In fact, thanks to the scientific detective work of Kevin Tracey, MD, it turns out that the brain talks directly to the immune system, sending commands that control the body's inflammatory response to infection and autoimmune diseases.
Dr. Tracey, director and chief executive of The Feinstein Institute for Medical Research, will be giving the 2007 Stetten Lecture on Wednesday, Oct. 24, at the National Institutes of Health in Bethesda, MD. His talk - Physiology and Immunology of the Cholinergic Anti-inflammatory Pathway - will highlight the discoveries made in his laboratory and the clinical trials underway to test the theory that stimulation of the vagus nerve could block a rogue inflammatory response and treat a number of diseases, including life-threatening sepsis.
With this new understanding of the vagus nerve's role in regulating inflammation, scientists believe that they can tap into the body's natural healing defenses and calm the sepsis storm before it wipes out its victims. Each year, 750,000 people in the United States develop severe sepsis, and 215,000 will die no matter how hard doctors fight to save them. Sepsis is triggered by the body's own overpowering immune response to a systemic infection, and hospitals are the battlegrounds for these potentially lethal conditions.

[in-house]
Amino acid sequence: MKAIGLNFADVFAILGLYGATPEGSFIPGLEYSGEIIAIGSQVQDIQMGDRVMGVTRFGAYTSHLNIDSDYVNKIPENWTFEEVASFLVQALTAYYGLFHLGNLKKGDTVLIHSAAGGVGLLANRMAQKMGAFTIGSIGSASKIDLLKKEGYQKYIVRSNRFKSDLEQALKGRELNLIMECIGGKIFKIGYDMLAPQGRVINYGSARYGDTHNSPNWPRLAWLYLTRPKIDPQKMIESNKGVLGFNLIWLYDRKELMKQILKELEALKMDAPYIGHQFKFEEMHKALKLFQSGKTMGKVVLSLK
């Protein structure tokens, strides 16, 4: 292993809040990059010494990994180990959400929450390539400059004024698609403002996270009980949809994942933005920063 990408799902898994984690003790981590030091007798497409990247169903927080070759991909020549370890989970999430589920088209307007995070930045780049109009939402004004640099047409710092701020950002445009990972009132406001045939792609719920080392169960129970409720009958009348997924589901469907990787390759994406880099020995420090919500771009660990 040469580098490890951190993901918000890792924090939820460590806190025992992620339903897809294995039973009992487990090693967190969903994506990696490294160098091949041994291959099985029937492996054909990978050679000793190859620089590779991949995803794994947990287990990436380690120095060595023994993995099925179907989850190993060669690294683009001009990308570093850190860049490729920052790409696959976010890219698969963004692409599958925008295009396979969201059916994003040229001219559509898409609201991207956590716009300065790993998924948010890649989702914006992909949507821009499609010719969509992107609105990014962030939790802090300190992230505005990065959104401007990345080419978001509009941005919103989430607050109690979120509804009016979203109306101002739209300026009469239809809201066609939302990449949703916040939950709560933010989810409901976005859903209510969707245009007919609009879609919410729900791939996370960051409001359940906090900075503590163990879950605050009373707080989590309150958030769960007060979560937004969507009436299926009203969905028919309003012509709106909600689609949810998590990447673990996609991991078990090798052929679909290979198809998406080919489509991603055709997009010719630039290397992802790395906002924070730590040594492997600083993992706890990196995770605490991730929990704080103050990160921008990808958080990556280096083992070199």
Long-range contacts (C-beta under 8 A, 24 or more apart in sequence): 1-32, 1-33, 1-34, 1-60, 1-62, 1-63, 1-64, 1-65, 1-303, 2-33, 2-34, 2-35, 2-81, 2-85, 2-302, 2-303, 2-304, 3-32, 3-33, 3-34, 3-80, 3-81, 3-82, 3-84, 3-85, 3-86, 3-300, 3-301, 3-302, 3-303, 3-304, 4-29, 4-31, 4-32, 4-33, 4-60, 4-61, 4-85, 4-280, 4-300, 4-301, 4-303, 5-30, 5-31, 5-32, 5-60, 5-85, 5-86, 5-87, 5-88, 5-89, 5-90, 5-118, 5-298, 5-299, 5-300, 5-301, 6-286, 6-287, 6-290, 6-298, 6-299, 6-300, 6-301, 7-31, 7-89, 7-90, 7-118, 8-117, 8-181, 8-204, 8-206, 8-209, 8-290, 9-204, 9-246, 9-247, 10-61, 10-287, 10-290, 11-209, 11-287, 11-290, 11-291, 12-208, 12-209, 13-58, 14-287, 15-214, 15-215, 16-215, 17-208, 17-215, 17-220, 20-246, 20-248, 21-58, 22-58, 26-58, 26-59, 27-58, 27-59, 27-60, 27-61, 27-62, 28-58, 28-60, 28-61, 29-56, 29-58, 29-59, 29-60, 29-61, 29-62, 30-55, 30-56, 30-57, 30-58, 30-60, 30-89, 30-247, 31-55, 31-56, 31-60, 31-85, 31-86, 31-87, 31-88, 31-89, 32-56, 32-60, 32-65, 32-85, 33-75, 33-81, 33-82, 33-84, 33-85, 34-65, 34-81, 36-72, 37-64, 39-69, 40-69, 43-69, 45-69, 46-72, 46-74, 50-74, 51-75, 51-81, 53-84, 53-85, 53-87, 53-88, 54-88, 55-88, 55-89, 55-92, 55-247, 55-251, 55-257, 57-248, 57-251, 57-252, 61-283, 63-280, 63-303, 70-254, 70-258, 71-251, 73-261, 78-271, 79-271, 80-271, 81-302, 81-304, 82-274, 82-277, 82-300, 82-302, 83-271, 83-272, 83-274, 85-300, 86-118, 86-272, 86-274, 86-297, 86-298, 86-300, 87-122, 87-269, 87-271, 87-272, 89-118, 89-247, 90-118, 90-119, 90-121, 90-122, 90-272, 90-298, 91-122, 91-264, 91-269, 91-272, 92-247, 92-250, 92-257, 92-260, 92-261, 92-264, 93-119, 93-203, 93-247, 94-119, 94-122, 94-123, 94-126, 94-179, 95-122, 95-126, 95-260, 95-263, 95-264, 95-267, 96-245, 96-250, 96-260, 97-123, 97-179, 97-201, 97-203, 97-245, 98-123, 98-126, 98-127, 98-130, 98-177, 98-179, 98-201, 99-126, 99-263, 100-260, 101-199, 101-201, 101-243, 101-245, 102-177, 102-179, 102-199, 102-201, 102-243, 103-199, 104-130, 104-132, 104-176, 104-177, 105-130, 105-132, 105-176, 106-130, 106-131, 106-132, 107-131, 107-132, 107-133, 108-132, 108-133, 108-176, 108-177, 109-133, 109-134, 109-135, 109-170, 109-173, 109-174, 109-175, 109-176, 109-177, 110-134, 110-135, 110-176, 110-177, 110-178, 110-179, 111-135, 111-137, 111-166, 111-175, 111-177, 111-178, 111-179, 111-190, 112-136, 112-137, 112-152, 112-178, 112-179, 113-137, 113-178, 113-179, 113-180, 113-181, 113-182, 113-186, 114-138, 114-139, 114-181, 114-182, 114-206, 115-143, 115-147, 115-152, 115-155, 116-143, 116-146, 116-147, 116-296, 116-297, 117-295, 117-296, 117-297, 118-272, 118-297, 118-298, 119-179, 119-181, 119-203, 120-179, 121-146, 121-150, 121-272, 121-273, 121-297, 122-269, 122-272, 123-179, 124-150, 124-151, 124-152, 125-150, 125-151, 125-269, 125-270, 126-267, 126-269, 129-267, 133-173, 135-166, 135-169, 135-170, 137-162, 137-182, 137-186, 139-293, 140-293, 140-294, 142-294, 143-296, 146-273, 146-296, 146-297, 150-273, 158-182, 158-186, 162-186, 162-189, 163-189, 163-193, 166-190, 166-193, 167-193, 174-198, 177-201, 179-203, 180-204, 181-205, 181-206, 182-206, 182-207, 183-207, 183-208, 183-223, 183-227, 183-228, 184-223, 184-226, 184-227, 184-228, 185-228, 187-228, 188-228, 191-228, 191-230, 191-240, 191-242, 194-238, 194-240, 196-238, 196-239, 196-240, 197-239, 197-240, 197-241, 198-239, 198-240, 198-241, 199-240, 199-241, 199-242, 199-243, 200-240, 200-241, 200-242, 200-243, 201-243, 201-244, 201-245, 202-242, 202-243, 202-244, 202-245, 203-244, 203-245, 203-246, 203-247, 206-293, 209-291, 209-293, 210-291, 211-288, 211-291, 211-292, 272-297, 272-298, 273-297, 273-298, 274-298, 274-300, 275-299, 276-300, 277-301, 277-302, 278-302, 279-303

The vagus nerve is located in the brainstem and snakes down from the brain to the heart and on through to the abdomen. Dr. Tracey and others are now studying ways of altering the brain's response or targeting the immune system itself as a way to control diseases.
Dr. Tracey is a neurosurgeon who came into research through the back door of the operating room. More than two decades ago, he was treating a young girl whose body had been accidentally scorched by boiling water and she was fighting for her life to overcome sepsis. She didn't make it.
Dr. Tracey headed into the laboratory to figure out why the body makes its own cells that can do fatal damage. Dr. Tracey discovered that the vagus nerve speaks directly to the immune system through a neurochemical called acetylcholine. And stimulating the vagus nerve sent commands to the immune system to stop pumping out toxic inflammatory markers. "This was so surprising to us," said Dr. Tracey, who immediately saw the potential to use vagus stimulation as a way to shut off abnormal immune system responses. He calls this network "the inflammatory reflex."
Research is now underway to see whether tweaking the brain's acetylcholine system could be a natural way to control the inflammatory response. Inflammation is key to many diseases - from autoimmune conditions like Crohn's disease and rheumatoid arthritis to Alzheimer's, where scientists have identified a strong inflammatory component.
Dr. Tracey has presented his work to the Dalai Lama, who has shown a great interest in the neurosciences and the mind-body connection. He has also written a book called "Fatal Sequence," about the double-edge sword of the immune system.